How are Metals Formed?

Everything on earth is made up of a combination of building blocks called the chemical elements. 
There are 93 different elements in nature, and most of these are metals. 

Most metals can combine with other chemical elements to form compounds.
These compounds are called minerals when they are found in rocks and soil.
Most minerals grow in liquids, sometimes forming where molten rocks from beneath the earth's crust cool and harden. These metal-containing rocks are called ores.
The large iron ore deposits in Kiruna, in northern Sweden, were formed in this way.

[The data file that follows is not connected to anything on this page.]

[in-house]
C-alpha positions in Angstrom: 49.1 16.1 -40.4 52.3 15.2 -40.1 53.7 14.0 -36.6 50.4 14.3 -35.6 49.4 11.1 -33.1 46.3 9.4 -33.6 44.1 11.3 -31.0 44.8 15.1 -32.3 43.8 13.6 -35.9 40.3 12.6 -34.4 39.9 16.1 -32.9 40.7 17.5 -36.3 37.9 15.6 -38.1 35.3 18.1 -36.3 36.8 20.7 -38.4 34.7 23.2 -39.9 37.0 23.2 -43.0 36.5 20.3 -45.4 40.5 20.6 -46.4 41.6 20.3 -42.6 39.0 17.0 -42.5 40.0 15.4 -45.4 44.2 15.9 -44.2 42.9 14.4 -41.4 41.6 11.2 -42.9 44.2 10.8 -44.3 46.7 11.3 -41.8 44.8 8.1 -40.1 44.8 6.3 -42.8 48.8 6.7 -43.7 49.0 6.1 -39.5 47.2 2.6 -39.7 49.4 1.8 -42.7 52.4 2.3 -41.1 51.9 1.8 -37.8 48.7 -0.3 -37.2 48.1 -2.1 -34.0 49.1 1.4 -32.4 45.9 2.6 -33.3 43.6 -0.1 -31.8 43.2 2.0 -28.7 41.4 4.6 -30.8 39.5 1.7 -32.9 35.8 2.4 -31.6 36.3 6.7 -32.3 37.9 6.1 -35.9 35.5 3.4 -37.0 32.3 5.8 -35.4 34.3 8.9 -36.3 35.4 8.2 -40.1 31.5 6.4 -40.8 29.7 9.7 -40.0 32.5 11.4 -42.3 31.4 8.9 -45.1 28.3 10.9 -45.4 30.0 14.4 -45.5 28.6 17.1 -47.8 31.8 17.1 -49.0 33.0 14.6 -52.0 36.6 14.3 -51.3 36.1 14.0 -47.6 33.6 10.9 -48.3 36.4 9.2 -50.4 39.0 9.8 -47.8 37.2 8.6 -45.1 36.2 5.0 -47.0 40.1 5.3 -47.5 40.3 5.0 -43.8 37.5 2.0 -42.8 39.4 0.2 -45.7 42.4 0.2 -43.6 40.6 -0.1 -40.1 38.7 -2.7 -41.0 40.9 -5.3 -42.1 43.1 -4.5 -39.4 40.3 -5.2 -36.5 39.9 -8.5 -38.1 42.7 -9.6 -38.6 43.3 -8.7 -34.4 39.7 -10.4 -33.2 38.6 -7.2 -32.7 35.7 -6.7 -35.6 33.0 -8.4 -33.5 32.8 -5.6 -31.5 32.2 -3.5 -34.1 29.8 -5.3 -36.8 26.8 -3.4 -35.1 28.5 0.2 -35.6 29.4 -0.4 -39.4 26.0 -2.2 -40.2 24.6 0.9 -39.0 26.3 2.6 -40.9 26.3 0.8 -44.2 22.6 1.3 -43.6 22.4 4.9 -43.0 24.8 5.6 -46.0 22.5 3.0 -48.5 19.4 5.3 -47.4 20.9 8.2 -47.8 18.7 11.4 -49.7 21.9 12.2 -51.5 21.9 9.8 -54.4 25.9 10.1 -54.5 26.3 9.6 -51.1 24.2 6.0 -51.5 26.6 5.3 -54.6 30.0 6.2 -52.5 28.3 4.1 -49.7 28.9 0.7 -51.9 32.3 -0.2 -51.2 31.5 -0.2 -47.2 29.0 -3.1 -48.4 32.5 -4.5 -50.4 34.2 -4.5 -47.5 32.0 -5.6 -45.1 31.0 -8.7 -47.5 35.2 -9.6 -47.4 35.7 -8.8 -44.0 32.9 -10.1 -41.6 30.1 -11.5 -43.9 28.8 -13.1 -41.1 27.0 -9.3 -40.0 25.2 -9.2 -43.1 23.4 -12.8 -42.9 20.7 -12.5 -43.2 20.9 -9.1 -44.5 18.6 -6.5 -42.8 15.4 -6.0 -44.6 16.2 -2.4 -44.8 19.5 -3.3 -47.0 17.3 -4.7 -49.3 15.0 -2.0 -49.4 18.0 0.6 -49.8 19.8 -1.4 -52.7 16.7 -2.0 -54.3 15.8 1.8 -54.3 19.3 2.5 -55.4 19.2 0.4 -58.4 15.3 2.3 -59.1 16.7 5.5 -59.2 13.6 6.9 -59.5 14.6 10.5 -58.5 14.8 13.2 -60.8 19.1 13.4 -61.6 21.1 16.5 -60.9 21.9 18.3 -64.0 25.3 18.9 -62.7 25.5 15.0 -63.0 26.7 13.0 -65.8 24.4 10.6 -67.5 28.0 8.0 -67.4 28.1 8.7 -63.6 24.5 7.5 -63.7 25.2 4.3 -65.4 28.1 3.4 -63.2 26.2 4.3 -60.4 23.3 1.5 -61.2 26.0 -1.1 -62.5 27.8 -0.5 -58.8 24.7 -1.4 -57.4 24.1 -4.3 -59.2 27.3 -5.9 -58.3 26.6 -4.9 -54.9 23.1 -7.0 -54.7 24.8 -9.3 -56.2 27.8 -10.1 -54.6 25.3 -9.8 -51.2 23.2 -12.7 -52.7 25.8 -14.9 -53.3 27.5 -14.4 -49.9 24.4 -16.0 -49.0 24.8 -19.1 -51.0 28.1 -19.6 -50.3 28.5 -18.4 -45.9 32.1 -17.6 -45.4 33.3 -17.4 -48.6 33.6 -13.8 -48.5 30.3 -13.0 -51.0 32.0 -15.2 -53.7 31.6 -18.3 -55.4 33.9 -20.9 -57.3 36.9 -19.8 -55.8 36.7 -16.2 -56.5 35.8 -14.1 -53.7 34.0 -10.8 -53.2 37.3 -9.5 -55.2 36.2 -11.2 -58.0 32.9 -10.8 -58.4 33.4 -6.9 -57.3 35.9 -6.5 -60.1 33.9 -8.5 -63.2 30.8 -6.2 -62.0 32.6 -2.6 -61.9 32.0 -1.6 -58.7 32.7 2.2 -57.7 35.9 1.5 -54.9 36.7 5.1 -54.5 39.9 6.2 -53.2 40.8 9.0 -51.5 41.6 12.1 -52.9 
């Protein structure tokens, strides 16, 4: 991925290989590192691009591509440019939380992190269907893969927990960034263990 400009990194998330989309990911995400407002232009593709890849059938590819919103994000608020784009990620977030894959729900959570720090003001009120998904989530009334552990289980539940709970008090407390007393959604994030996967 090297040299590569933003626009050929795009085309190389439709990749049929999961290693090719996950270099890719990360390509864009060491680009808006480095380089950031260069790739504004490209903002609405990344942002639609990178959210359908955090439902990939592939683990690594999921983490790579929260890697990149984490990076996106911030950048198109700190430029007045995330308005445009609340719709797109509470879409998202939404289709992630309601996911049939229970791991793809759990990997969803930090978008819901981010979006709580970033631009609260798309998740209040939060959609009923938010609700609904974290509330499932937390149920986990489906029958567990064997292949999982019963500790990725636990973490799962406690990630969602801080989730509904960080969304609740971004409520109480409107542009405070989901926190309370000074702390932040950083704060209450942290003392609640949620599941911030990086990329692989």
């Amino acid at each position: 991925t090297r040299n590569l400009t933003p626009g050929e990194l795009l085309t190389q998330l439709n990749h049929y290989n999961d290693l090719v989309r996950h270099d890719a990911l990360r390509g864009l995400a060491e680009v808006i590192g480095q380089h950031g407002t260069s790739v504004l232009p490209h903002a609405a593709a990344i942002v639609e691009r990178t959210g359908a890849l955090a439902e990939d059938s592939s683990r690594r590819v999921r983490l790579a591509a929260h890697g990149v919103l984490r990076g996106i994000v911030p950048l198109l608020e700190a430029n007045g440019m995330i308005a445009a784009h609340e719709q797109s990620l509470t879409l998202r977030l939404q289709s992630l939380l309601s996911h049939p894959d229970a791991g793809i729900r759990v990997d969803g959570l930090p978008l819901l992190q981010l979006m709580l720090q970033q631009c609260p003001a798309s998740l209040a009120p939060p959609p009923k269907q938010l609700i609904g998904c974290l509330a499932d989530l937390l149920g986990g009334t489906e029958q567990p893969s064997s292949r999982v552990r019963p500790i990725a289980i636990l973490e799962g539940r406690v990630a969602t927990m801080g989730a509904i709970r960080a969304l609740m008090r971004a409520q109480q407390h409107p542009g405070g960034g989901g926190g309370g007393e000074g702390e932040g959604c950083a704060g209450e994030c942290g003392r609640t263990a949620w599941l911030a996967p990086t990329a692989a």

As the molten rocks cool, a mixture of minerals, gas and hot water forces its way into cracks in the rocks. This mixture also cools and hardens to form thin lines that are rich in metallic minerals like lead, copper and zinc.
Some metal elements do not combine easily with other elements.
These metals, like gold, silver and platinum, occur naturally in the earth's crust as small grains, or as larger lumps of metal.
Falling rain and rivers wash these metals out of rocks on the earth's surface.
The heavier metals drop in one area and form placer deposits.
When these deposits occur on river beds, special dredgers sort the metals from gravel deposits.
 Powerful water jets are used to break up dry placer deposits.
The gravel is washed and separated from the metal ore.